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Penguins coach Mike Sullivan takes steps to fix shorthanded goal problem

Jonathan Bombulie
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Tampa Bay Lightning center Anthony Cirelli (71) beats Pittsburgh Penguins goaltender Casey DeSmith (1) for a goal during the second period of an NHL hockey game Saturday, Feb. 9, 2019, in Tampa, Fla.

PHILADELPHIA – After watching his team give up 12 shorthanded goals this season, Pittsburgh Penguins coach Mike Sullivan appears to have finally reached his breaking point.

At morning skate as the Penguins prepared to take on the Philadelphia Flyers on Monday night, Sullivan had two defensemen on each power-play unit.

At first, Kris Letang and Marcus Pettersson worked with Sidney Crosby, Evgeni Malkin and Patric Hornqvist while Juuso Riikola and Olli Maatta worked with Phil Kessel, Jake Guentzel and Nick Bjugstad.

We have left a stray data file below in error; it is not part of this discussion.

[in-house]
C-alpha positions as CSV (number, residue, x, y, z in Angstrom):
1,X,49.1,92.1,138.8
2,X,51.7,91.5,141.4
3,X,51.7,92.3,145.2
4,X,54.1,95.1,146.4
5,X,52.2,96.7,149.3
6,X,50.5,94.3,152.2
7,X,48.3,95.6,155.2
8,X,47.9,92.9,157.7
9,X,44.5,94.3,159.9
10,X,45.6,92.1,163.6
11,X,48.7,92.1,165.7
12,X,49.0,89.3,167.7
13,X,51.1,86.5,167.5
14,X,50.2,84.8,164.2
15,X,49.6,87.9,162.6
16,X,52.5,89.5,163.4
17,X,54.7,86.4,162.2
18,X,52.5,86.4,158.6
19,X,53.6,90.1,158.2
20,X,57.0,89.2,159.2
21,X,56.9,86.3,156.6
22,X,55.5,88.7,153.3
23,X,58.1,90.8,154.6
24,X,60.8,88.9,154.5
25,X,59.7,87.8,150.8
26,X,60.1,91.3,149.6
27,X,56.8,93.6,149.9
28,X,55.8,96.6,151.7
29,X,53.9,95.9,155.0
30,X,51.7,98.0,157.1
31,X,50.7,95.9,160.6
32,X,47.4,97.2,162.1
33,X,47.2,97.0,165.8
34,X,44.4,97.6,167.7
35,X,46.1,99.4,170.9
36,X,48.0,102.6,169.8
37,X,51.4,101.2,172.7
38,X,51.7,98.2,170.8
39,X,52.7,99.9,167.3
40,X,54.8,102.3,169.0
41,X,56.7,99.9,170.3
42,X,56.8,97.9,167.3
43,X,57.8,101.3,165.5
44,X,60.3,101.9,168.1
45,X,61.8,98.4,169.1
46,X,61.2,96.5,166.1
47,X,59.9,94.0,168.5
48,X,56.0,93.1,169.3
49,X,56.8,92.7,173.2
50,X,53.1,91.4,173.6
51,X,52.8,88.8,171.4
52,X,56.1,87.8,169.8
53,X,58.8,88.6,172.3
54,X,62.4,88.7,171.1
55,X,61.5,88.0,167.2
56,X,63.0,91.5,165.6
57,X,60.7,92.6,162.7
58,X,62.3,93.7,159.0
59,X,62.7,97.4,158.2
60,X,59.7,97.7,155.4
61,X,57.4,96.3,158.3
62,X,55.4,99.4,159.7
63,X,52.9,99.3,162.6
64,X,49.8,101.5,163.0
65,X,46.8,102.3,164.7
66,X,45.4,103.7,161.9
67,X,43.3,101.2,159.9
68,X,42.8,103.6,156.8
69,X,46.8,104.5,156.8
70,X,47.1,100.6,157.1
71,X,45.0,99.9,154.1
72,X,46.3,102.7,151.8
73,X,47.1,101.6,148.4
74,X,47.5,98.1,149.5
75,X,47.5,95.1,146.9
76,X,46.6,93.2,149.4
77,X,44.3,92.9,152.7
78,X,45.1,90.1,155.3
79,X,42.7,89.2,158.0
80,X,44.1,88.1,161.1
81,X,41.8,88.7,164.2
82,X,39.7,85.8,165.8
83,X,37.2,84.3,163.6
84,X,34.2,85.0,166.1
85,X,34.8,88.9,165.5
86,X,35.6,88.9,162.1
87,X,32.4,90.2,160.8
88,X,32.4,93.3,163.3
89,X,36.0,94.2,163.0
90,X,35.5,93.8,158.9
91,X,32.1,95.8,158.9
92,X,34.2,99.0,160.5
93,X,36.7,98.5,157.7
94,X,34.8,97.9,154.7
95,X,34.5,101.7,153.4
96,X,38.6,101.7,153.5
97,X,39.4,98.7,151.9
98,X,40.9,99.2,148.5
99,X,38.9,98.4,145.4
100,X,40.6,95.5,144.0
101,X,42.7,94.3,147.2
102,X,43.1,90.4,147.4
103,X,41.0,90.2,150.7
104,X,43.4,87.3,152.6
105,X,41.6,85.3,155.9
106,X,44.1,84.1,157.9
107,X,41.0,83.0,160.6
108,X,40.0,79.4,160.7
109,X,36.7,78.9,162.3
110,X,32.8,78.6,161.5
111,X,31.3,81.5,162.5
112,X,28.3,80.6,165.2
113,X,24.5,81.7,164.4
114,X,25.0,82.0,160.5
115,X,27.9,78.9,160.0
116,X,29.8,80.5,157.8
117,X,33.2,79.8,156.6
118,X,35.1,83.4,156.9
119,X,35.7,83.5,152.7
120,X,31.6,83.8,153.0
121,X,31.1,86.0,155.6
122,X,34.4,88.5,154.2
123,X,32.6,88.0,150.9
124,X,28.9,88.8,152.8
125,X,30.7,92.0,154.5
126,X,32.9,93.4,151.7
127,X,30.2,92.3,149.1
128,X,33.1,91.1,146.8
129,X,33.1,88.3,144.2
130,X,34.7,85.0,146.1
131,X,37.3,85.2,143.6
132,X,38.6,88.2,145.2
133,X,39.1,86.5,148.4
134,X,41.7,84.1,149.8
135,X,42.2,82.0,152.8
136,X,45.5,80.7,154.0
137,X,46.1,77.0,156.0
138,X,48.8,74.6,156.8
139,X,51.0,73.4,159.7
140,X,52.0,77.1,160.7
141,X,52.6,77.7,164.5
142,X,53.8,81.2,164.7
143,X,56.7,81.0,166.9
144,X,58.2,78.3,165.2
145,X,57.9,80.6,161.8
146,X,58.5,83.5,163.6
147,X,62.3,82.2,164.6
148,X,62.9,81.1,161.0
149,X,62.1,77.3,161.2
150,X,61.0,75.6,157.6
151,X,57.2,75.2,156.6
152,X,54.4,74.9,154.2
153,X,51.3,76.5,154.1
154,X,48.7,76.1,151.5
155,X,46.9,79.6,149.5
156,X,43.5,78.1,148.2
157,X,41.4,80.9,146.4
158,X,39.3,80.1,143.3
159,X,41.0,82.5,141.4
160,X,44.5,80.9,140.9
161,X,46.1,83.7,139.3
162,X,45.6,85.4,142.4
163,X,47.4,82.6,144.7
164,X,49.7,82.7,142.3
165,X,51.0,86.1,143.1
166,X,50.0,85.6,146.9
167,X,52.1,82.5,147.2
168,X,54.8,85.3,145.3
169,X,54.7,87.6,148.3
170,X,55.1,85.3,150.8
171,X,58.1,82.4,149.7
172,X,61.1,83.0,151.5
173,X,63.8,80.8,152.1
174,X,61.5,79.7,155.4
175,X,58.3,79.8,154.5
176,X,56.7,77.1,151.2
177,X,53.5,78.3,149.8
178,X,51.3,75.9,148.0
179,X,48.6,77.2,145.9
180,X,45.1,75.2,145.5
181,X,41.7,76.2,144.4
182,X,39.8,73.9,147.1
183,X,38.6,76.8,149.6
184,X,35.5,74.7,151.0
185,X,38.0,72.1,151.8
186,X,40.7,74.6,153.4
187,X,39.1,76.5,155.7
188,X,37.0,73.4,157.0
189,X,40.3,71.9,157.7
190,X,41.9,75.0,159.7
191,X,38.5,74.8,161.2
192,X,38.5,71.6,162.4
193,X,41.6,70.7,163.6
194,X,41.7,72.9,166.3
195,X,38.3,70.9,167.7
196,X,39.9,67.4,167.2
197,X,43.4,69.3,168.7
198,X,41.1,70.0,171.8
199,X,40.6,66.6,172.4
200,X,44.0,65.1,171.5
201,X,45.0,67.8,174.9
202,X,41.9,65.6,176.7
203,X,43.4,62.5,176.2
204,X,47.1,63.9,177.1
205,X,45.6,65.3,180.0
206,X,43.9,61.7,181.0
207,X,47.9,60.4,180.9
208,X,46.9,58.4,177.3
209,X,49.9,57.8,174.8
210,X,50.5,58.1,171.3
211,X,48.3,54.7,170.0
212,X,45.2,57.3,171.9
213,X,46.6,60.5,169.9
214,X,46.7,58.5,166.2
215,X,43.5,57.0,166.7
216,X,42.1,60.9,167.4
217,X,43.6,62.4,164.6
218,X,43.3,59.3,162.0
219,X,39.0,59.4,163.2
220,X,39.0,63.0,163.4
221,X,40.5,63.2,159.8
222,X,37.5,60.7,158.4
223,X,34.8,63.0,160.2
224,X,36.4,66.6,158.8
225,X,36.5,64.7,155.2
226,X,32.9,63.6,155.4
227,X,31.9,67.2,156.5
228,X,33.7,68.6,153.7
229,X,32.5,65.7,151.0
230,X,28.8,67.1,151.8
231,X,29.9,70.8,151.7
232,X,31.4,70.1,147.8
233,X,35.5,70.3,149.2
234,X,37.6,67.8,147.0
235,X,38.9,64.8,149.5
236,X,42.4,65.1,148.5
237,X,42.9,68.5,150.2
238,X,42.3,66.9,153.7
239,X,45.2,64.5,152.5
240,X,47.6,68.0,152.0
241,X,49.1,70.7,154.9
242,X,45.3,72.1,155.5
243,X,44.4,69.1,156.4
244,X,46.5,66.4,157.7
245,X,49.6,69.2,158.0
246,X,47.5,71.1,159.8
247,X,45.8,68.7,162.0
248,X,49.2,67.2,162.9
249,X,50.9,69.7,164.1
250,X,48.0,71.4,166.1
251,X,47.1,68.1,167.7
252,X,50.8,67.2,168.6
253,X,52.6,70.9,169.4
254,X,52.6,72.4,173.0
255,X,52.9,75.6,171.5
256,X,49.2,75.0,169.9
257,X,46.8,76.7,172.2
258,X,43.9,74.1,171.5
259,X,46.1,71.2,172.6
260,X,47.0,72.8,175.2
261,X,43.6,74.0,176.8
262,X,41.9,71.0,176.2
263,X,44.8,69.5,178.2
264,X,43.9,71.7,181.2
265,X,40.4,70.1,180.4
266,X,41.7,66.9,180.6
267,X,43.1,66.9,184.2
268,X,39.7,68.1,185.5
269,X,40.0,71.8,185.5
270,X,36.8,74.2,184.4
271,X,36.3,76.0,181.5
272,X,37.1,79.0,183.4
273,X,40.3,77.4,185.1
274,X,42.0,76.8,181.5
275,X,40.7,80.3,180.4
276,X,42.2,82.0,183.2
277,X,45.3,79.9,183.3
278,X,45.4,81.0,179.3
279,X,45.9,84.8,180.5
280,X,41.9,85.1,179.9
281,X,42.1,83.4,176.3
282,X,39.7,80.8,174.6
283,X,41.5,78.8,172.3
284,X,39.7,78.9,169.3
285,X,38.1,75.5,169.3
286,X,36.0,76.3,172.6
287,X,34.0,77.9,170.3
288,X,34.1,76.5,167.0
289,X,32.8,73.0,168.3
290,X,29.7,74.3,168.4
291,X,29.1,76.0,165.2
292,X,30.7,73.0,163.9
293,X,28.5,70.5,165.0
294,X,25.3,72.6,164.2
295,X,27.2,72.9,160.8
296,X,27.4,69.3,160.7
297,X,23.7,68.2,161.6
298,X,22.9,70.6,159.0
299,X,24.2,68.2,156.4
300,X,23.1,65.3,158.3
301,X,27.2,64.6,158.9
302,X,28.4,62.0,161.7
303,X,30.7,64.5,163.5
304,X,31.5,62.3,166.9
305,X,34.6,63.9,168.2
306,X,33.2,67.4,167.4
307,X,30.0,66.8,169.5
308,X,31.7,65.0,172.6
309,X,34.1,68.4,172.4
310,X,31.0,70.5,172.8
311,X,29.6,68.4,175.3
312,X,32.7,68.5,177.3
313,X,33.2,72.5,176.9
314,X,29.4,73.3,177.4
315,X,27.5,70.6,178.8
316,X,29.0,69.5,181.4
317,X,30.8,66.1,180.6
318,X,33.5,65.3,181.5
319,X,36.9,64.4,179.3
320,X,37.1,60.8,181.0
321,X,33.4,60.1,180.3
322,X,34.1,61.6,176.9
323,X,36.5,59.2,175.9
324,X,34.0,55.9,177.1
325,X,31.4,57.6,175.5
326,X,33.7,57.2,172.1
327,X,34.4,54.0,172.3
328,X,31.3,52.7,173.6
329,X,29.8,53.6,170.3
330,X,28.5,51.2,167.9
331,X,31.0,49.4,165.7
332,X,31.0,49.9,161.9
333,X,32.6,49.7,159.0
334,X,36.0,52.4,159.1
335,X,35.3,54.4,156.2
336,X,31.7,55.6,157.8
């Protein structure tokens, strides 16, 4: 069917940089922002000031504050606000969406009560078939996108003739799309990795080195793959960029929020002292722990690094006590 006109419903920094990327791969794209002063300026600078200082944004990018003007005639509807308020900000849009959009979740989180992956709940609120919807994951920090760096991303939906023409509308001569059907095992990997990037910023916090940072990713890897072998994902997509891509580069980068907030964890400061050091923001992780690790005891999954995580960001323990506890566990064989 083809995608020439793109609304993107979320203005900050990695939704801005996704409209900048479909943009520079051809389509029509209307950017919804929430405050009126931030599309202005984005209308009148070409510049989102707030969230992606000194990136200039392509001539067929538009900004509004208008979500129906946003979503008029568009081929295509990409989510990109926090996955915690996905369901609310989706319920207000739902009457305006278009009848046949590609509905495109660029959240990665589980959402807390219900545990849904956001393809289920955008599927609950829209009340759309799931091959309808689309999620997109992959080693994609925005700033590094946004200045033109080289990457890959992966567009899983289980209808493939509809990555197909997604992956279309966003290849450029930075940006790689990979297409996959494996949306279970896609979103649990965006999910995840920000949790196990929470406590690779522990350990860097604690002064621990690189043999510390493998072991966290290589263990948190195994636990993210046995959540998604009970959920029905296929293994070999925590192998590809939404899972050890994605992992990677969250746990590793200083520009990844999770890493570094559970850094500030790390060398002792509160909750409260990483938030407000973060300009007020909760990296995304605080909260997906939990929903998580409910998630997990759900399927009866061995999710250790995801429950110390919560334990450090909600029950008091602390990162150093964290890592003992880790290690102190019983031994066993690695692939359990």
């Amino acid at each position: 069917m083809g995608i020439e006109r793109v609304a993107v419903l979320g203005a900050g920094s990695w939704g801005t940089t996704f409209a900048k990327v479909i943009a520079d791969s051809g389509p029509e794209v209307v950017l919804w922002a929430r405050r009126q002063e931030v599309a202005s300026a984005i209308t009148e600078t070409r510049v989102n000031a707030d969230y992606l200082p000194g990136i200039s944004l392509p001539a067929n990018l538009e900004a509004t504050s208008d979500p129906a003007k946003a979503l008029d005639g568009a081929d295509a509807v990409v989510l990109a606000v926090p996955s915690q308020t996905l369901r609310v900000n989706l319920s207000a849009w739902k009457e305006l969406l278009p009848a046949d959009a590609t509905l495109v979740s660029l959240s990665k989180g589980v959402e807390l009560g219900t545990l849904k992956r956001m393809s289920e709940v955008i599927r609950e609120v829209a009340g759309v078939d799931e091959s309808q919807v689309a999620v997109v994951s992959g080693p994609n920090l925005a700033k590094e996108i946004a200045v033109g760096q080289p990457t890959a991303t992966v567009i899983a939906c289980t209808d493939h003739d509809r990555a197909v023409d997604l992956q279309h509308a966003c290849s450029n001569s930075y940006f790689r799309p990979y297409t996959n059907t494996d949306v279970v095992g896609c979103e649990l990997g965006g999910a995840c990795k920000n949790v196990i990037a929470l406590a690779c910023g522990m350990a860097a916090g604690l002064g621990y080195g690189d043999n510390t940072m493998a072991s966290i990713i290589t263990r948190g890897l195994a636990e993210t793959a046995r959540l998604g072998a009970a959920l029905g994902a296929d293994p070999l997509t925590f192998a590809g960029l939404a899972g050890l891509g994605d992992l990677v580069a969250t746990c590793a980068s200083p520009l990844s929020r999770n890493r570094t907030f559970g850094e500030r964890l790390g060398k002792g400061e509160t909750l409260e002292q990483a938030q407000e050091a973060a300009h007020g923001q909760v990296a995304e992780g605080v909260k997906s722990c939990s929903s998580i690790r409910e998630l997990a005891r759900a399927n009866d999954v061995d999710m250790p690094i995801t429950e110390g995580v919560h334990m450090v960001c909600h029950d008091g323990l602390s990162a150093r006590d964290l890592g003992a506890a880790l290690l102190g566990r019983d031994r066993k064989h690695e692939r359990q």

Later, the defense pairs switched and worked with the opposite forward groups.

Sullivan didn’t feel the need to explain his decision in much detail. The numbers speak for themselves.

“I think it’s obvious,” Sullivan said. “I really can’t add any more to that.”

In addition to providing some defensive responsibility to each unit, the use of two defensemen will probably force the Penguins to play a little simpler game on the power play. At times, they’ll have to work to get tips, screens and rebounds of point shots rather than creatively flinging the puck around the perimeter.

“It’s getting back to those basic habits and fundamentals of the power play,” Sidney Crosby said. “Not forcing things. Just getting pucks there.”

The Penguins are 1 for 19 on the power play over their last eight games. A shorthanded goal by Anthony Cirelli was a pivotal moment in a 5-4 loss to Tampa Bay on Saturday.

“Whoever’s out there, we know what we have to do,” Crosby said. “It’s a matter of going out there and executing.”

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Jonathan Bombulie is a Tribune-Review staff writer. You can contact Jonathan at [email protected] or via Twitter @BombulieTrib.